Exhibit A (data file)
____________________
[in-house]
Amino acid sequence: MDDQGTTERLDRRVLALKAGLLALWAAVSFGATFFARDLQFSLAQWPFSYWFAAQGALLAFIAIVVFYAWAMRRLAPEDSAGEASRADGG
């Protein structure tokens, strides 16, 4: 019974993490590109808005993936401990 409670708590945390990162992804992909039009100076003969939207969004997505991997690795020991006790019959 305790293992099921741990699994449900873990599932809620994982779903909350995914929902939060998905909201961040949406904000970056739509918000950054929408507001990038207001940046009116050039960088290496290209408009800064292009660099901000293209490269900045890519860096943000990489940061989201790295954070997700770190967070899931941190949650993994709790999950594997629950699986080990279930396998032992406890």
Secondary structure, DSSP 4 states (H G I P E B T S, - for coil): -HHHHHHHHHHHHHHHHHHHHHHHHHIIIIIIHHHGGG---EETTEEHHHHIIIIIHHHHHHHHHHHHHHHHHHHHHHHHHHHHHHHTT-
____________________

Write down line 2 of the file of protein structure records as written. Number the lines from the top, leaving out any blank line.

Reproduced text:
Amino acid sequence: MDDQGTTERLDRRVLALKAGLLALWAAVSFGATFFARDLQFSLAQWPFSYWFAAQGALLAFIAIVVFYAWAMRRLAPEDSAGEASRADGG